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An excerpt from www.HouseOfNames.com archives copyright 2000 - 2016


The ancient history of the McMorlynd name begins with the ancient Anglo-Saxon tribes of Britain. The name is derived from when the family resided on a moor, which is a tract of open, uncultivated ground which is usually grown over with heather and coarse grasses and has a poor, peaty soil. The surname McMorlynd literally means dweller by the moor-land. The surname McMorlynd belongs to the class of topographic surnames, which were given to people who resided near physical features such as hills, streams, churches, or types of trees.

McMorlynd Early Origins



The surname McMorlynd was first found in Westmorland. The Mauley branch of the family claim Ugthorpe in the North Riding of Yorkshire as their ancient ancestral home. "This was an ancient demesne of the crown, and is styled in Domesday Book Ughetorp; the Mauleys became lords here at an early period, and from them the manor and estate descended by marriage to the Bigods, and afterwards to the Ratcliffes, by whom the whole was sold in parcels." [1]CITATION[CLOSE]
Lewis, Samuel, A Topographical Dictionary of England. Institute of Historical Research, 1848, Print.

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McMorlynd Spelling Variations


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McMorlynd Spelling Variations



Until quite recently, the English language has lacked a definite system of spelling rules. Consequently, Anglo-Saxon surnames are characterized by a multitude of spelling variations. Changes in Anglo-Saxon names were influenced by the evolution of the English language, as it incorporated elements of French, Latin, and other languages. Although Medieval scribes and church officials recorded names as they sounded, so it is common to find one person referred to by several different spellings of his surname, even the most literate people varied the spelling of their own names. Variations of the name McMorlynd include Morland, Morley, Moorland, Morthland, Morlay and many more.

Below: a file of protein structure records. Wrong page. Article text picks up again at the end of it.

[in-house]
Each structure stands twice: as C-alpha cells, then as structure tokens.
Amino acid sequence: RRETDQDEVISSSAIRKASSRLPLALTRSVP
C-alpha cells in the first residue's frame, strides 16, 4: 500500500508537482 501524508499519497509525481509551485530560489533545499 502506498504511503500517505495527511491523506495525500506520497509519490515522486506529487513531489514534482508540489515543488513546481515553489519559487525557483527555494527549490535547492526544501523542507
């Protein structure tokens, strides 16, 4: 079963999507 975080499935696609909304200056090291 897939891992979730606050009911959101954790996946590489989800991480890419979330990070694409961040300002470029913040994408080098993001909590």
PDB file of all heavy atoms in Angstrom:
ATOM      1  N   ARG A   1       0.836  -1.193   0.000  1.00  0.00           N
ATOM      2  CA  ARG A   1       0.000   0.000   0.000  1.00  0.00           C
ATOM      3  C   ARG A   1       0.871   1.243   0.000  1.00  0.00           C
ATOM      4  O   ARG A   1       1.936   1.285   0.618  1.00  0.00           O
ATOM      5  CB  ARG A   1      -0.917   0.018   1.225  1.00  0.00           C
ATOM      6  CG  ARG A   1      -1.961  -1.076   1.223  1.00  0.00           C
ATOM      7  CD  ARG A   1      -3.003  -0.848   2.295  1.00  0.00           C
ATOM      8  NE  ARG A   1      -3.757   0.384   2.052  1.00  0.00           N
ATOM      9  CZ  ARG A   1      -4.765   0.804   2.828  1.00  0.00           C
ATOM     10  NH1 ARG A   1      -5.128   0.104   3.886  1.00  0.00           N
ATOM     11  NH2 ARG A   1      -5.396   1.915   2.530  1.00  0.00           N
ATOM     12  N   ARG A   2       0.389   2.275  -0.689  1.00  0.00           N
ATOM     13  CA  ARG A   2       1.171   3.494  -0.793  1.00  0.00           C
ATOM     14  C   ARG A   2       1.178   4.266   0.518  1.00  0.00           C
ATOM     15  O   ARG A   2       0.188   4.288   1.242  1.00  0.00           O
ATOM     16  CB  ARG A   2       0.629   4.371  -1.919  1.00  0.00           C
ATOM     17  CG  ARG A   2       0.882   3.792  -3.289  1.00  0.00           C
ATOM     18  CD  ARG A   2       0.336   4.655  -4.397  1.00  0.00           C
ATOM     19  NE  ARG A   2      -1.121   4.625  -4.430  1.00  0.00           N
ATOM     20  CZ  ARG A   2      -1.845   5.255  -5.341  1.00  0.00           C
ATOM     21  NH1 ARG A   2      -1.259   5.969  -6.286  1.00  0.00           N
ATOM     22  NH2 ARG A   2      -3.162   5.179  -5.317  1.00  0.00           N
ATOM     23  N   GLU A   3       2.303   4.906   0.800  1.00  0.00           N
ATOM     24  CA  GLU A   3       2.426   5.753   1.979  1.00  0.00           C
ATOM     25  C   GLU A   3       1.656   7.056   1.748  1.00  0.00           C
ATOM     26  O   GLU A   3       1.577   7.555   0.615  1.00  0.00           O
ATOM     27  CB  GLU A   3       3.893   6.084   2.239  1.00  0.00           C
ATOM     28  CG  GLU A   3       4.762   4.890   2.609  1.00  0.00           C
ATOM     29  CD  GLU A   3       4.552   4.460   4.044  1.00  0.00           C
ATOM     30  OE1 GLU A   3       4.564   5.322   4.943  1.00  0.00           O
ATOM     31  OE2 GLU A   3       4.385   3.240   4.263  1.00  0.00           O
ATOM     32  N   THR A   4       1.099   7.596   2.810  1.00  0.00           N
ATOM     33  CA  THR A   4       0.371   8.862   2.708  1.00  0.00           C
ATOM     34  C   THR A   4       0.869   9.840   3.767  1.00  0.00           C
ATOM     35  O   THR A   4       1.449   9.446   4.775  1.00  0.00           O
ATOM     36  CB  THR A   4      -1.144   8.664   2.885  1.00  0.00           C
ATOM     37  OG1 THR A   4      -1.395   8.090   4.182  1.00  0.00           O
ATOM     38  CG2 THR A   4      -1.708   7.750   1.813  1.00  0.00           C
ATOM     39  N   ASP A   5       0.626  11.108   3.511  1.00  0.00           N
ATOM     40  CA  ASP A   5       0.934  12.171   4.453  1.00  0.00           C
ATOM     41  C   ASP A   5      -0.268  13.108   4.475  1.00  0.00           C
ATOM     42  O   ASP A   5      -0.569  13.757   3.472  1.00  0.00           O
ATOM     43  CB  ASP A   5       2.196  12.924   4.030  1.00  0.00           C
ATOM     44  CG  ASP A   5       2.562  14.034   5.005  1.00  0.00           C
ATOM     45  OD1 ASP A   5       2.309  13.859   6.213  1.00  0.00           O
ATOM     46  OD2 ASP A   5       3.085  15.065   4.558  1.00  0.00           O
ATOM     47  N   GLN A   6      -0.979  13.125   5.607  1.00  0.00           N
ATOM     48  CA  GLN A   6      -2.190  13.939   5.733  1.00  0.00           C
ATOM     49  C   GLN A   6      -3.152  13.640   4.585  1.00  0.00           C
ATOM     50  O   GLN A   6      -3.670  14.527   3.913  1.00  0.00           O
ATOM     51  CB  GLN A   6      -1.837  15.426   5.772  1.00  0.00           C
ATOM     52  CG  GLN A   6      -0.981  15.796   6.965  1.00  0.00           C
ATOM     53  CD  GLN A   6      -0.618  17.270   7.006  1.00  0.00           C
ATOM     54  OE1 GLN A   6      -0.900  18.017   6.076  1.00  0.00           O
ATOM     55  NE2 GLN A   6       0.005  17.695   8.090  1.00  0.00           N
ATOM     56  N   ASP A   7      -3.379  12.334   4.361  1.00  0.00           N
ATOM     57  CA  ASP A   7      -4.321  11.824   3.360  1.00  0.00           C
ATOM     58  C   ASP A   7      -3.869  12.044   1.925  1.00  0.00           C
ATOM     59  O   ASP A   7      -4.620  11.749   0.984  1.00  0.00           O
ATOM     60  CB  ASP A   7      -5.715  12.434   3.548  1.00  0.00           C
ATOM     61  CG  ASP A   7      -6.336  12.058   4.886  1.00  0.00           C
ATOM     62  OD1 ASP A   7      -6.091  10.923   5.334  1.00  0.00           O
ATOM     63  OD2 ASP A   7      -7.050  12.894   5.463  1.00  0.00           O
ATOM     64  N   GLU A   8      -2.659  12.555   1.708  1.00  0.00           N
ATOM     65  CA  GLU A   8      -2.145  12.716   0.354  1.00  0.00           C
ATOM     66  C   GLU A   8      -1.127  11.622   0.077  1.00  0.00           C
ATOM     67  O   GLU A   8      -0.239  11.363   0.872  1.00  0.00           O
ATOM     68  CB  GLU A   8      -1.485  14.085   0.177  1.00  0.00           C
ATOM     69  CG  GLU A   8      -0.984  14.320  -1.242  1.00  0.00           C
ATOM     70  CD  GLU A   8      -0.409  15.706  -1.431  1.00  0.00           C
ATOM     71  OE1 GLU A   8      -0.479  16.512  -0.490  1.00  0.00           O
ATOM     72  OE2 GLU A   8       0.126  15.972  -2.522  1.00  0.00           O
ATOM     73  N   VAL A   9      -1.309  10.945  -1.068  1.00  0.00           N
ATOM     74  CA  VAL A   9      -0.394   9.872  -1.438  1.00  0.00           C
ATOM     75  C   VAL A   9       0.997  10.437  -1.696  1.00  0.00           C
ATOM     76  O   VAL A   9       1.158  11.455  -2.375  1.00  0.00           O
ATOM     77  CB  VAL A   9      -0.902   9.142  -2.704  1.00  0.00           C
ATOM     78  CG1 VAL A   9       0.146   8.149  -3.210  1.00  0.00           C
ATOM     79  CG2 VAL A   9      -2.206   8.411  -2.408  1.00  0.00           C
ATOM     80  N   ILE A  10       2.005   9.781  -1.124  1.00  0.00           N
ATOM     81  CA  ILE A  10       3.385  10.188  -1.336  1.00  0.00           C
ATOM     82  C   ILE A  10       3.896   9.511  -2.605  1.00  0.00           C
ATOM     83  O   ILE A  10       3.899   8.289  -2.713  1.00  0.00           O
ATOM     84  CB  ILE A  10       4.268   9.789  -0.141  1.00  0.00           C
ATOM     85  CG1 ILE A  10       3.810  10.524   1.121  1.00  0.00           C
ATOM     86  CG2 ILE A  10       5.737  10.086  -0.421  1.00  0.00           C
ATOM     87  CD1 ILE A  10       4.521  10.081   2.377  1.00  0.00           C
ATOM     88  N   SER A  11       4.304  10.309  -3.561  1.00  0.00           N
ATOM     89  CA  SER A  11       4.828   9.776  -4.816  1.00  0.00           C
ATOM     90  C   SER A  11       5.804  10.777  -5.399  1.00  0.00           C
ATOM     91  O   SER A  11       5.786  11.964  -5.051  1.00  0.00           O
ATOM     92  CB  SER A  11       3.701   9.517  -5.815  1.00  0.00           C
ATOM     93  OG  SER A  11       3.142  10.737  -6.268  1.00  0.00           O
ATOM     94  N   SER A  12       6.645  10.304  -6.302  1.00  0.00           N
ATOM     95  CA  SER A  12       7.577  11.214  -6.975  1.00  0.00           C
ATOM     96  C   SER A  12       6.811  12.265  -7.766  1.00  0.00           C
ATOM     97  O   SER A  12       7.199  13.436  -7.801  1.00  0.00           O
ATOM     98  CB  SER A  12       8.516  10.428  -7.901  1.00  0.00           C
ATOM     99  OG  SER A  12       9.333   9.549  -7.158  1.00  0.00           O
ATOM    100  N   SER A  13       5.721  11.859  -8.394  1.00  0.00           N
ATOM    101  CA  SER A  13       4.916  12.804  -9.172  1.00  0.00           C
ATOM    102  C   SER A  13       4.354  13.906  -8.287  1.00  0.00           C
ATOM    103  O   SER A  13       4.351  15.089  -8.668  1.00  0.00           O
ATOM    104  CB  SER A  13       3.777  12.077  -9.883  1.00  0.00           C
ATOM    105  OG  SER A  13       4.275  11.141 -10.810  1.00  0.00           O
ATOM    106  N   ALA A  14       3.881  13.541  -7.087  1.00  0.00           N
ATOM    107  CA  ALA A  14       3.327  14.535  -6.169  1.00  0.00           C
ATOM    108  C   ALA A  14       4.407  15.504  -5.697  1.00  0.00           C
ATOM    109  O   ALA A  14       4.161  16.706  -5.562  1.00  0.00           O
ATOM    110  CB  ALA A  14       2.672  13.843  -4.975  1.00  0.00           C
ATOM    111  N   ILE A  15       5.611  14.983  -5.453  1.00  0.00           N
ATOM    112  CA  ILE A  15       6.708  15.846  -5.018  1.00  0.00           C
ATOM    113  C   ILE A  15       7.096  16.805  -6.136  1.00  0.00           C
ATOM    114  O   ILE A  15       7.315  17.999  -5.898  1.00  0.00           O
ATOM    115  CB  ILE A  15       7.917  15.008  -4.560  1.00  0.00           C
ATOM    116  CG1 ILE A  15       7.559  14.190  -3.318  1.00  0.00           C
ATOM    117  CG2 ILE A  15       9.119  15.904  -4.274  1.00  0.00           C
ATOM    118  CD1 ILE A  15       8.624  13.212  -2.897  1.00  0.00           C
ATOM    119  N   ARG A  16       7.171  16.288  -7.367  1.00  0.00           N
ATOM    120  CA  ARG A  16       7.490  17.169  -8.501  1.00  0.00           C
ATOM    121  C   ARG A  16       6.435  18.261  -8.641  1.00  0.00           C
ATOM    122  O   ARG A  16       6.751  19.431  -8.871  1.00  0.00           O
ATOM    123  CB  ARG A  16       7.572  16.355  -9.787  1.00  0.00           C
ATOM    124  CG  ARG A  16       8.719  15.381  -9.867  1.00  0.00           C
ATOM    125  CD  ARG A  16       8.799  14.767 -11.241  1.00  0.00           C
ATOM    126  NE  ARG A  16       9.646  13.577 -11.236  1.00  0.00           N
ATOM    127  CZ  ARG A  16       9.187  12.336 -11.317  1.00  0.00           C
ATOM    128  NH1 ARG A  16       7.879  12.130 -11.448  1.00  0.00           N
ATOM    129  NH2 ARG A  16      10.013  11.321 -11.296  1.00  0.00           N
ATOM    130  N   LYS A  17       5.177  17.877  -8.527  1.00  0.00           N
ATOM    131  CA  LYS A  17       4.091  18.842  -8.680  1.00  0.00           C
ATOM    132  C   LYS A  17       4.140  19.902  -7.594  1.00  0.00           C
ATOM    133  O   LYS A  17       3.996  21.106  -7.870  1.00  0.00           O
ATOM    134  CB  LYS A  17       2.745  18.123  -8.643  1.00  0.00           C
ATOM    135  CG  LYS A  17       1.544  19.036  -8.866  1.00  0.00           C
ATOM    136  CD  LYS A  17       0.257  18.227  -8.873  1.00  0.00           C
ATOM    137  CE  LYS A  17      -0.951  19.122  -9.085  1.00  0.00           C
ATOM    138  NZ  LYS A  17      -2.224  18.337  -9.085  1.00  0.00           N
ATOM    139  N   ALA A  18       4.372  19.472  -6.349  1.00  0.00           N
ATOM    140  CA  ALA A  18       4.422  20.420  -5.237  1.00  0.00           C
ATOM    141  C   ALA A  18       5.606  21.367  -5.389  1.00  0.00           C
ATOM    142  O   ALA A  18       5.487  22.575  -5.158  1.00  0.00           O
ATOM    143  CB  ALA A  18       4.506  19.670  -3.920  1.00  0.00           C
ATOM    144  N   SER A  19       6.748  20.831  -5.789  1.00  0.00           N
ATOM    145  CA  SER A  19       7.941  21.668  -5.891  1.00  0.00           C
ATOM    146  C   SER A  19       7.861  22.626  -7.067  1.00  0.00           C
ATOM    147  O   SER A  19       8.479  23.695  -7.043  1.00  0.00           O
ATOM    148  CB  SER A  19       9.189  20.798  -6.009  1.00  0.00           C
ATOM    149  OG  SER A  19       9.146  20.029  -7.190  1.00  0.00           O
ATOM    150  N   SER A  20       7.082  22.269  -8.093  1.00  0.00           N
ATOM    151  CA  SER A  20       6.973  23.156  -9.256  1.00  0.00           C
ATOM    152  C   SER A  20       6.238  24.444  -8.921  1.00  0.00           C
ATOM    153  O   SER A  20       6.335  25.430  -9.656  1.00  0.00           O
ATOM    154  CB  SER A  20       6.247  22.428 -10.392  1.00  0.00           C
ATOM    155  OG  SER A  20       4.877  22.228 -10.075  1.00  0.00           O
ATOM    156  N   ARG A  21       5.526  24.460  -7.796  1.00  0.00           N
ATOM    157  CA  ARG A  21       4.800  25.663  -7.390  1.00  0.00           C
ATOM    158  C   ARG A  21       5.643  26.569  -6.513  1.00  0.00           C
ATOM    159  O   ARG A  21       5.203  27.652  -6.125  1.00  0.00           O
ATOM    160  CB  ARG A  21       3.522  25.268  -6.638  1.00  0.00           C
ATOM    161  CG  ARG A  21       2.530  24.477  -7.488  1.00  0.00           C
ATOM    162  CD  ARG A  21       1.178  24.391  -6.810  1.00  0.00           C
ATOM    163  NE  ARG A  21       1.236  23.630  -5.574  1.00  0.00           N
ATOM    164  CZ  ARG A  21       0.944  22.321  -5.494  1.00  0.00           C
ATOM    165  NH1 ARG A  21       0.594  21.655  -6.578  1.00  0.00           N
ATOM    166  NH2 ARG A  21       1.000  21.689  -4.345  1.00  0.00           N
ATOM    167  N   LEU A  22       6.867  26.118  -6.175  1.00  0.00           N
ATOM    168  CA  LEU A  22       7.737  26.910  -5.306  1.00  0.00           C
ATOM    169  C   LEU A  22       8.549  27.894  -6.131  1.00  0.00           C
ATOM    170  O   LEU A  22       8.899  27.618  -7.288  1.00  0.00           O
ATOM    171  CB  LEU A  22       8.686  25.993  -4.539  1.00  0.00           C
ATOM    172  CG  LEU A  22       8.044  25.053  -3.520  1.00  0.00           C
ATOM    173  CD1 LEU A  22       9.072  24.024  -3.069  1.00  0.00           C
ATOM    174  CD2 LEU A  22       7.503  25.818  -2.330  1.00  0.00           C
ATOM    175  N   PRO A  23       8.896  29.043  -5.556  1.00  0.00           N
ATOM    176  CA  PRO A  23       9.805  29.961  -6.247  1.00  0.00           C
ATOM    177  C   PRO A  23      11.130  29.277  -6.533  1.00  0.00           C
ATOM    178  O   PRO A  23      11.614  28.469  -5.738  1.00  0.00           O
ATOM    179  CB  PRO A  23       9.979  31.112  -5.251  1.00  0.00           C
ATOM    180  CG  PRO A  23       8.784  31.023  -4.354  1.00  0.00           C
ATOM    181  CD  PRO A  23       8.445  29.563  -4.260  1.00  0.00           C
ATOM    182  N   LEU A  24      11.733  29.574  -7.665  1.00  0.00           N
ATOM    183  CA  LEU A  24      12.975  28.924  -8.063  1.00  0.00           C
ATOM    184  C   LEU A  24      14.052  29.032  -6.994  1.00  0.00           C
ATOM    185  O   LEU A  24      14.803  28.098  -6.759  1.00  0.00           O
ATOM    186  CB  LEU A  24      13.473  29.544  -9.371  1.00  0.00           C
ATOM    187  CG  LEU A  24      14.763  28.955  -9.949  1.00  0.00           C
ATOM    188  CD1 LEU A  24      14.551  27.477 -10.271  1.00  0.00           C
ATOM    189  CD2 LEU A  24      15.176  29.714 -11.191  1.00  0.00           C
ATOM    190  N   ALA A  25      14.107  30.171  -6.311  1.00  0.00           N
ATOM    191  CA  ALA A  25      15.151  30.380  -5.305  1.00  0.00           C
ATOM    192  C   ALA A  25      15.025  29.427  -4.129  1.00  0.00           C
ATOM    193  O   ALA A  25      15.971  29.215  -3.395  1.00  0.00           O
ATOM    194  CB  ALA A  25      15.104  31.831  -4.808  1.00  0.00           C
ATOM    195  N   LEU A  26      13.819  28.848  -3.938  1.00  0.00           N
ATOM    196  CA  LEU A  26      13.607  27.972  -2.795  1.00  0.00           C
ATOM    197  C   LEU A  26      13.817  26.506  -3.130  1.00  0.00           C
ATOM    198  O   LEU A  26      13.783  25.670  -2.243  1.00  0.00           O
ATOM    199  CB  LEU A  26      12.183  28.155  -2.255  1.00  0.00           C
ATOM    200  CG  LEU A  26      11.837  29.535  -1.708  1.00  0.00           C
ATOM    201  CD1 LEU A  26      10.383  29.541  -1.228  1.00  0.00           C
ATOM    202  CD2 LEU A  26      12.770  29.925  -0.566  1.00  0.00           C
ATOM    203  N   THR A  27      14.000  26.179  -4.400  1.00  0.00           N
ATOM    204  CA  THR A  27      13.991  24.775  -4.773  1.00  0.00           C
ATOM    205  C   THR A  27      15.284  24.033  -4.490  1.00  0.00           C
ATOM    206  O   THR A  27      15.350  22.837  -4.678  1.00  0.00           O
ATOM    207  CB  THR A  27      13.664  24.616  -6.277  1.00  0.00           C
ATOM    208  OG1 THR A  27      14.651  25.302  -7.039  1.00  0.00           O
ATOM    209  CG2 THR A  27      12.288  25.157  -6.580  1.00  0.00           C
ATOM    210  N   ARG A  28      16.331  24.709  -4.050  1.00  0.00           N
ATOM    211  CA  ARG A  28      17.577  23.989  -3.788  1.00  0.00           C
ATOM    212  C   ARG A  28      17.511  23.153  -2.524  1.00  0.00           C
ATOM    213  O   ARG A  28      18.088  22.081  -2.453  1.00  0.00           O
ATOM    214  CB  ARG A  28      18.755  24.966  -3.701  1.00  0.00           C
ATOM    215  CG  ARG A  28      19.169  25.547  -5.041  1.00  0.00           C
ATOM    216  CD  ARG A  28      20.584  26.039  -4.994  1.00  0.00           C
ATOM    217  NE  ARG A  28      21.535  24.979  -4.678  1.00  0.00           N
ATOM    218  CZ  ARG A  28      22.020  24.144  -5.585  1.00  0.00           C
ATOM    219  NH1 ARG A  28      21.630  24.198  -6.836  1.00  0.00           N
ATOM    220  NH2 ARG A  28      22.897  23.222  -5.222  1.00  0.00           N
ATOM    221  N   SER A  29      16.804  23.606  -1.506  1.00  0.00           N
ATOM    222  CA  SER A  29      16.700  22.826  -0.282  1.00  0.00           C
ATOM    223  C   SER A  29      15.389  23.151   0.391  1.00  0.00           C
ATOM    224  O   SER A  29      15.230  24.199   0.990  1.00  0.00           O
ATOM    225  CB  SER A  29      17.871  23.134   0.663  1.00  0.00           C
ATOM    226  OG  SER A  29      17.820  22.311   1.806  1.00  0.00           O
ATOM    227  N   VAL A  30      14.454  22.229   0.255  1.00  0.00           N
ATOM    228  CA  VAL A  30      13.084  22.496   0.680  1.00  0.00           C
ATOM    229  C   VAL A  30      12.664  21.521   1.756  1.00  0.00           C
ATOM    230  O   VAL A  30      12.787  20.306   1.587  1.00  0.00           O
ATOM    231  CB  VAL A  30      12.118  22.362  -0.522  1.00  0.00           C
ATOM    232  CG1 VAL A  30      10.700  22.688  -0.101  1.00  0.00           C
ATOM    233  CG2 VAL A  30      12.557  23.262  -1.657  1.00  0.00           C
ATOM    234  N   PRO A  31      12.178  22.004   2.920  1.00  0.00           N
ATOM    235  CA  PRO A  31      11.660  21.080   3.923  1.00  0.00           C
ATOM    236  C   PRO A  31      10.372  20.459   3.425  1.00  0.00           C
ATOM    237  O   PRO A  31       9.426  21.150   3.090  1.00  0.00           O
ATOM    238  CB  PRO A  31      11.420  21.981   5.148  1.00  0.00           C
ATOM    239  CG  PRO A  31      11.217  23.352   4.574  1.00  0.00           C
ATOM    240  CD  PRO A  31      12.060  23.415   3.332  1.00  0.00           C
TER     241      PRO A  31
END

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McMorlynd Early History


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McMorlynd Early History



This web page shows only a small excerpt of our McMorlynd research. Another 327 words (23 lines of text) covering the years 1100, 1190, 1625, 1695, 1660, 1789 and are included under the topic Early McMorlynd History in all our PDF Extended History products and printed products wherever possible.

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McMorlynd Early Notables (pre 1700)


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McMorlynd Early Notables (pre 1700)



Notables of this surname at this time include Sir Samuel Morland (1625-1695), notable English academic, diplomat, spy, inventor and mathematician, made 1st Baronet Morland in 1660; the...

Another 26 words (2 lines of text) are included under the topic Early McMorlynd Notables in all our PDF Extended History products and printed products wherever possible.

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McMorlynd In Ireland


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McMorlynd In Ireland